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Mid Staffordshire Foundation Trust

Mid Staffs nurses disciplined for string of cannula incidents


Nurses at Mid Staffordshire Foundation Trust have been disciplined with one suspended after the trust revealed a patient had been discharged with a cannula left in their arm.

The trust has declared the incident, which happened in early April, as a local “never event”.

However, it is the latest in a string of similar incidents and takes the total number of cannulas left in situ to 16 over the 12 month period since April 2011.

After investigating some of the incidents the trust found a discharge checklist completed by nurses in several of the incidents had been ticked to say the cannula had been removed when it had not.

As a result the trust has told Nursing Times it has disciplined nurses involved with each nurse receiving a note in their file. One nurse has been suspended.

In the latest incident the unidentified patient was discharged from ward 11 at the hospital, which is at the centre of a public inquiry by Robert Francis QC, with the IV cannula still in place. It was later removed by the district nursing service.

Colin Ovington, director of nursing and midwifery at Mid Staffordshire NHS Foundation Trust, said: “It is totally unacceptable for cannulas to be left in when patients are discharged – and we have stressed the importance of staff taking responsibility for their own practice and the comfort and safety of patients.

“We have introduced a double checking policy relating to cannulas/patients being discharged. This includes a requirement for staff to undertake a visual check of the patient’s arms and hands for the presence of cannulas and a signature of two nurses to confirm this has been done.

“We are determined that this elementary error will be eradicated and to that end several nursing staff have been disciplined for errors relating to cannulas.”

In addition to the visual check posters have been placed around the hospital wards, departments and corridors to help raise awareness of the issue and the trust has met with the PCT to review the root cause analysis of all the retained cannula incidents from the last year.

Actions agreed include ensuring the Visual Infusion Phlebitis score tool is fully implemented, additional training for non-registered staff, and a final check on patients will be carried out in the discharge lounge on top of the double check when the patient leaves the ward.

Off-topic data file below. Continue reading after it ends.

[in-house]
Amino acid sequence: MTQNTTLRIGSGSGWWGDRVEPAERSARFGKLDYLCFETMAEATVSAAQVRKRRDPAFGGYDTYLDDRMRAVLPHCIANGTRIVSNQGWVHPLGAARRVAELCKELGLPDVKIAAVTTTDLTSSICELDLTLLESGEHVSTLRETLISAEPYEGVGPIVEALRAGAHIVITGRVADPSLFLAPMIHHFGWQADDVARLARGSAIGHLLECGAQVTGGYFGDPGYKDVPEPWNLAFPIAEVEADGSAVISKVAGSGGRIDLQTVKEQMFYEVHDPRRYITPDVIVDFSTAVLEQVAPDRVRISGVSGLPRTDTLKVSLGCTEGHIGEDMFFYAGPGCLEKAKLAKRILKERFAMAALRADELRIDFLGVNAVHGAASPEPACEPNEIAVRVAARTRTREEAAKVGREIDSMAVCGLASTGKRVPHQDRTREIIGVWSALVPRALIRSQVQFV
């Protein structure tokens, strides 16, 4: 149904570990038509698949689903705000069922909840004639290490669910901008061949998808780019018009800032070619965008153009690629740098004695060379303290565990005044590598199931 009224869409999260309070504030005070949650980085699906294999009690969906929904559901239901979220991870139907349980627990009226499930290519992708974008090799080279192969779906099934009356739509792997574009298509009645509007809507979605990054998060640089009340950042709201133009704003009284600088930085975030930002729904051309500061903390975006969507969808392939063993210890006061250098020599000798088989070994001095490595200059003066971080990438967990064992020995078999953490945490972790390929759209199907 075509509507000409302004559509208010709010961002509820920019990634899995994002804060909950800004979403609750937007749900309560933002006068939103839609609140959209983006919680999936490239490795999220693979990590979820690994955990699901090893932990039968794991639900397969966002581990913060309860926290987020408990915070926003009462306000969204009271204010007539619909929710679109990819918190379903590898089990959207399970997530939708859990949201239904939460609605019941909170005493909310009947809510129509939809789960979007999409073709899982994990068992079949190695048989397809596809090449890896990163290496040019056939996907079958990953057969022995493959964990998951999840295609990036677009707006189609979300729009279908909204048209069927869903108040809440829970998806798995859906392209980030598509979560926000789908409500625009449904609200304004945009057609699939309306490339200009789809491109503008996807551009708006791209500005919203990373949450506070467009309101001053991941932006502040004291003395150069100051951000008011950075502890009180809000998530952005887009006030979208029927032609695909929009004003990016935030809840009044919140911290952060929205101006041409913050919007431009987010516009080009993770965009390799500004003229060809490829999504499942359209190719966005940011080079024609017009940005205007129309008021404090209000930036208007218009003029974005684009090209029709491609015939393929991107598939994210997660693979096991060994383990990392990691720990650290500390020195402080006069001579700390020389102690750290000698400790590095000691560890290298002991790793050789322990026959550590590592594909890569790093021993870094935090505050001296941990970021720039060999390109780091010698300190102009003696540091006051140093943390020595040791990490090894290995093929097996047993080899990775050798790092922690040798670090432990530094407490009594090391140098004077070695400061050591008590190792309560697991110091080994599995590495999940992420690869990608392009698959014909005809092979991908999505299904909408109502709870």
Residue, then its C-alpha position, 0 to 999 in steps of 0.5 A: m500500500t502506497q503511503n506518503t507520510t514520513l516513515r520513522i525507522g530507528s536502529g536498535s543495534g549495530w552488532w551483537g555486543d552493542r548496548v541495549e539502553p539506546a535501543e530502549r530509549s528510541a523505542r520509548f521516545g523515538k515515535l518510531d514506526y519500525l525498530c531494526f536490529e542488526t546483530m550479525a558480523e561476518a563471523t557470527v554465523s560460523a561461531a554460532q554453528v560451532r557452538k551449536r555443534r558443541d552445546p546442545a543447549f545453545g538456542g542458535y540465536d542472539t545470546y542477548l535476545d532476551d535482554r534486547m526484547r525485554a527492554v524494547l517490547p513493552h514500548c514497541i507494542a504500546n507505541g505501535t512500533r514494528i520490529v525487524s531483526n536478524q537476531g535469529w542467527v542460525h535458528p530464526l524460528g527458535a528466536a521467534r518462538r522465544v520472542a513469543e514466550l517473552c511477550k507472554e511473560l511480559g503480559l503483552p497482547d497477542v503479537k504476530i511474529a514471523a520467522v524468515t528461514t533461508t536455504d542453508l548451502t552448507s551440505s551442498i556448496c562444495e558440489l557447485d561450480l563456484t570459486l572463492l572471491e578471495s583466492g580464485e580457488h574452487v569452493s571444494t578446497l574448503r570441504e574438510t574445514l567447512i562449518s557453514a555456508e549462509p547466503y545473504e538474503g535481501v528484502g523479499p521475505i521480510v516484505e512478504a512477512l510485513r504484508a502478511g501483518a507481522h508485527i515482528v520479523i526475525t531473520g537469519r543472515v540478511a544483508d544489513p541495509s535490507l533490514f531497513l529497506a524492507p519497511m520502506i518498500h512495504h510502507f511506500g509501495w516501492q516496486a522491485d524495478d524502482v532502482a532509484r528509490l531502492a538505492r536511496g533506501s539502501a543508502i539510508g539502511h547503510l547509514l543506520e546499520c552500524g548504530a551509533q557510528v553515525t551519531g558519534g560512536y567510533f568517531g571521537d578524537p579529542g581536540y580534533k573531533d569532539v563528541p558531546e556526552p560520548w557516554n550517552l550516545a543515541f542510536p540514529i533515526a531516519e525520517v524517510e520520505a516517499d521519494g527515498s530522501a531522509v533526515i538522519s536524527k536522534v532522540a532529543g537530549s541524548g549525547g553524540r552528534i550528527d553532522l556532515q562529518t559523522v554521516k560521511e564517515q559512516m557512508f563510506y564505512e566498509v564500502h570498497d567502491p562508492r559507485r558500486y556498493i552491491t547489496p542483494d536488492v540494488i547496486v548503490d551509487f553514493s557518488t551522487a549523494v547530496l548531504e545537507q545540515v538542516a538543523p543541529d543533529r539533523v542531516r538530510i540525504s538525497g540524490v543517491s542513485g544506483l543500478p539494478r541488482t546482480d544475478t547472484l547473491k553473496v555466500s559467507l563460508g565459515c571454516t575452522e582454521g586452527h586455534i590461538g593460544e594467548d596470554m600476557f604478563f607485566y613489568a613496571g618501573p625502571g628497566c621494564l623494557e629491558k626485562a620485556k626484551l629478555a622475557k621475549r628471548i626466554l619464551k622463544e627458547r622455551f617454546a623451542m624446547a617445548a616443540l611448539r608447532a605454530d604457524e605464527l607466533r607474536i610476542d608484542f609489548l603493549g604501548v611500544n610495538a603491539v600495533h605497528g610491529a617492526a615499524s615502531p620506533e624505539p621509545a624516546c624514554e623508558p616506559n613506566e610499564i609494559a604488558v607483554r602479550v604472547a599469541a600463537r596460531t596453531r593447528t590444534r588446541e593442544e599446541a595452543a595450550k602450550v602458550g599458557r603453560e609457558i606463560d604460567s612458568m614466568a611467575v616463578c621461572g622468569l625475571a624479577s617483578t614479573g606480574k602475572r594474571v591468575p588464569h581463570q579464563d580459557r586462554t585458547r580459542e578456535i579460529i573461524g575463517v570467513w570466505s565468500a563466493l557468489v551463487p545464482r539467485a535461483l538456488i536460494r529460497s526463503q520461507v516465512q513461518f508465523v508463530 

A route cause analysis on each case has been carried out but the trust has found no common theme.


Readers' comments (37)

  • It still sounds like it has learnt nothing.

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  • has this ever happened in another Trust?

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  • Is disciplining and suspension really the answer?

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  • It happens often, especially when the pressure on beds is intense, and patients are discharged in a hurry, often by the nurse in charge of the ward rather than the nurse who's patient it is.

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  • Anonymous | 2-Jun-2012 7:39 pm and yet it is still often the nurse whose patient it is who gets blamed for anything that is missed. There just isn't enough of us to cover and catch everything, when will those in charge realise that?

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  • Is the nurse suspended being used as an example for this high profile Trust to aim to show they are acting upon this incident?
    This smacks of blame.

    I've read for months all of the stories coming out of this Trust re-harm caused to patients/near misses. The culture there is clearly not one of learning, openness, justness and safety where nurses can learn from error by sharing and discussing incidents/concerns.

    I note the Trust found the culprits and 'disciplined' them. Yes, that made the rest of those bad nurses who send patients home ON PURPOSE (?) with cannulas insitu sit up and take notice!

    You feel you got it right this time Mid Staffs I'm sure...although, slight possibility of unsafe systems coming into play on your part methinks?

    Maybe a little more patient safety literature reading amongst the Mid Staffs team would be a good idea?

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  • Do patients have no responsibility for their own well being? If they are well enough to be discharged surely they must realise that it is not in their interest to go home with a cannula in their arm.
    I believe pressure of work to be an issue here also as no nurse would want to make this kind of avoidable error.

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  • what a load of bs At Healing Ealing many times people came into the A&E with cannulas still inplace we where told by management to remove them and not document that it was there.

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  • scapegoat comes to mind, poor nurses, who would want to work in that environment.

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  • No common theme exept lack of adequate staff ratios maybe?

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